U.S. Defense Secretary Robert Gates said Wednesday that Russia should not feel threatened when Eastern European countries strengthen their ties to the West.
Speaking briefly to reporters after meeting with Estonia Prime Minister Andrus Ansip, Gates said they discussed Russia's recent behavior, including its invasion of Georgia in August.
"Russia has no need to impede a sovereign country's desire to more fully integrate with the West," said Gates, as he stood next to Ansip. "Doing so is not a threat to Russian security, nor is further cooperation on cyber issues."
Asked about his country's security, Ansip said that he fully expects that NATO would defend Estonia, which is a member of the North Atlantic alliance.
Gates added that the U.S. continually reviews its assessment of the security situation in the region and that officials from U.S. European Command were in Estonia last month for talks on the matter.
Gates is visiting Estonia for the first time to attend a meeting of NATO defense ministers in a deliberate show of support for Eastern European nations, including the Baltics and Ukraine, in the face of increased muscle-flexing by Moscow.
The meeting comes as temperatures rise between Moscow and Washington, including ongoing discord over the U.S. plans to put a missile defense system in Poland and the Czech Republic.
The Kremlin has rejected a second set of U.S. proposals offered to assuage increasingly strident Russian criticism of plans for an American missile-defense system in Poland and the Czech Republic, news agencies reported Wednesday.
The Bush administration says the system would protect Europe against potential future attacks by Iranian long-range missiles. Moscow has angrily dismissed those assertions, saying the system could eliminate Russia's nuclear deterrent or spy on its military installations.
In a major speech just hours after Barack Obama won the U.S. presidential vote, Russian President Dmitry Medvedev pledged to base short-range Iskander missiles in the Baltic Sea region of Kaliningrad on the border with Poland if the U.S. goes forward with its plans.
The Bush administration later sent Moscow a new set of proposals, including new suggestions about allowing Russian observers at planned U.S. sites in Poland and the Czech Republic, according to the U.S. acting undersecretary of state for arms control John Rood.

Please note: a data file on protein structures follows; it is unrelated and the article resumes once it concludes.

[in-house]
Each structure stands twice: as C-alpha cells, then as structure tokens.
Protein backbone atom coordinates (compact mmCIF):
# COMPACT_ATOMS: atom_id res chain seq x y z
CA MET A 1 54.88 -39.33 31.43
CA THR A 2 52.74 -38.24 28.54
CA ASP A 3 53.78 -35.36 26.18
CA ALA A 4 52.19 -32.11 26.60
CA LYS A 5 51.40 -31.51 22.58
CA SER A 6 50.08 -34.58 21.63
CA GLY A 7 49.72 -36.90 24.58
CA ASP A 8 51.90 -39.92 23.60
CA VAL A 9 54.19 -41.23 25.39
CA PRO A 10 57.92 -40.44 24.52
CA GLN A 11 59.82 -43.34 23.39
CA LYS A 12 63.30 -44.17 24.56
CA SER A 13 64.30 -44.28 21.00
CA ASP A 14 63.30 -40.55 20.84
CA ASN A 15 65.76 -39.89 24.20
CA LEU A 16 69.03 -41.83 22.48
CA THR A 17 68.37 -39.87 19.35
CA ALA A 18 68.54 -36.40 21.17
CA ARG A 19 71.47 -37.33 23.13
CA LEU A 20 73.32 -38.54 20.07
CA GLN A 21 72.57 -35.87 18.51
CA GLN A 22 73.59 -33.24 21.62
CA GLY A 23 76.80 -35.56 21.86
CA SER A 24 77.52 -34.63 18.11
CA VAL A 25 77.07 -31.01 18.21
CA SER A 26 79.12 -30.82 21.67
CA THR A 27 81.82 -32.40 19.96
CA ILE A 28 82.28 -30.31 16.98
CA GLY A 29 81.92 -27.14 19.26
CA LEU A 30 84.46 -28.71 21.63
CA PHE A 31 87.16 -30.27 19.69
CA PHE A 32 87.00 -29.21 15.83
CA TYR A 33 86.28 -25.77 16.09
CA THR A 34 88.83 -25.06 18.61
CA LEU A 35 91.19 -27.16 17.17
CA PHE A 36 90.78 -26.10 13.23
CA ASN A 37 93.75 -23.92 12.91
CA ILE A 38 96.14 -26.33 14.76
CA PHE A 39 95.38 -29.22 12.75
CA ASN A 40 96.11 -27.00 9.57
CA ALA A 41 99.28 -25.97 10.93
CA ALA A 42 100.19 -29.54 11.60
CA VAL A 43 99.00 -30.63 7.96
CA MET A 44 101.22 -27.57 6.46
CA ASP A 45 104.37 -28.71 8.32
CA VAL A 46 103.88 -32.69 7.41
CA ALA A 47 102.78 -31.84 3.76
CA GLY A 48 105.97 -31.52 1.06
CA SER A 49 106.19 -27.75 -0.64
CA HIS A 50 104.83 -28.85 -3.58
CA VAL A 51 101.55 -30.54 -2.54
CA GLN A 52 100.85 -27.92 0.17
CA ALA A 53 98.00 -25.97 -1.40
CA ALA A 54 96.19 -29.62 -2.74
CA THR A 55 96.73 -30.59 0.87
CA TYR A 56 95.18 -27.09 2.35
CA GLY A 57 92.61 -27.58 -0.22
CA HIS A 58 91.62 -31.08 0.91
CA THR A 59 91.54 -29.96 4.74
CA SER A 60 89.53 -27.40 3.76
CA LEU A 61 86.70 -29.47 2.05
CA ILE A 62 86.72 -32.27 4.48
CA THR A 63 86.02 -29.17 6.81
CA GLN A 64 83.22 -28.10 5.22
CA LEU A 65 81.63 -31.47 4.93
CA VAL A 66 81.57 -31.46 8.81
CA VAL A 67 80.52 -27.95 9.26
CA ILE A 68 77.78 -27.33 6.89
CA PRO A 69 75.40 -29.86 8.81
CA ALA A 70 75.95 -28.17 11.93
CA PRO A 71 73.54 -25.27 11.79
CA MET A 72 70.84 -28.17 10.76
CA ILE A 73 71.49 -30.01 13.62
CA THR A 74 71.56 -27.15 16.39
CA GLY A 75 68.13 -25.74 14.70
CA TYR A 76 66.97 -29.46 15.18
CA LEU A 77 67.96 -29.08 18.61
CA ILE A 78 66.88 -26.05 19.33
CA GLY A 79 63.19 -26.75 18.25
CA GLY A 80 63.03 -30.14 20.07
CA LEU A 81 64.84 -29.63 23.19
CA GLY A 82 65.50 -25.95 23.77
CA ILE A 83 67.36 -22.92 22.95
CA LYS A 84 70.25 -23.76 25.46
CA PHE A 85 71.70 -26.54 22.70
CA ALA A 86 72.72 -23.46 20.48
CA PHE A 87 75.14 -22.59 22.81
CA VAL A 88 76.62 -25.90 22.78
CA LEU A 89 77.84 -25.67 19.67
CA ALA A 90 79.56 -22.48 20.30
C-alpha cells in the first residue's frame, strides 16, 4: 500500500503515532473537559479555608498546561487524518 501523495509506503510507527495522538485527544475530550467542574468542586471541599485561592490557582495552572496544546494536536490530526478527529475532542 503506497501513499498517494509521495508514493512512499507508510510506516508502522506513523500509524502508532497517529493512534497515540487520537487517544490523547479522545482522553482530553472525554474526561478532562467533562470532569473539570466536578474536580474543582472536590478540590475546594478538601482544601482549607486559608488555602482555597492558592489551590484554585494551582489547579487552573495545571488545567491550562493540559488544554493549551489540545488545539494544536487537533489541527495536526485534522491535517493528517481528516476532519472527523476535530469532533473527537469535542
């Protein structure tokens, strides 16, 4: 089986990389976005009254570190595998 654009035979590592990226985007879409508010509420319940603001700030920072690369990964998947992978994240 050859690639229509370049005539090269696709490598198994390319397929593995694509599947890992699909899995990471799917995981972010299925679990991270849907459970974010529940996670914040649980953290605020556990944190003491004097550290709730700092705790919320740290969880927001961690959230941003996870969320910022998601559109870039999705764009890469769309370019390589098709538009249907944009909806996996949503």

Foreign Minister Sergey Lavrov said this weekend the latest proposals were insufficient. On Wednesday, an unnamed Kremlin official told Russian news agencies that Moscow was prepared to work with Washington on questions of European security but accused the Bush administration of trying to limit the incoming Obama administration's choices on the issue.
The Kremlin did not comment on the report.
U.S. State Department spokesman Robert Wood would also not comment on the remark, but said the United States wanted to work with Russia on missile defense.
"And so we hope that Russia will cooperate with us closely on this," Wood said. "We want to have discussions."
Obama's plans remain unclear regarding the defense system, but an Obama aide said over the weekend that the incoming U.S. president did not commit to the missile defense plans during a recent conversation with Poland's president.
An American official said separately that the U.S. and Russia will begin talks Thursday in Geneva on finding a successor to the Strategic Arms Reduction Treaty, which expires at the end of next year. The 1991 START treaty significantly cut U.S. and Russian nuclear arsenals.
The official spoke Wednesday on condition of anonymity because she was not authorized to be quoted by name.
The U.S. Embassy in Moscow said the U.S. State Department's third-ranked official, William Burns, met with Lavrov and Kremlin foreign policy aide Sergei Prikhodko Wednesday about missile defense talks that would take place next month. No further details were released.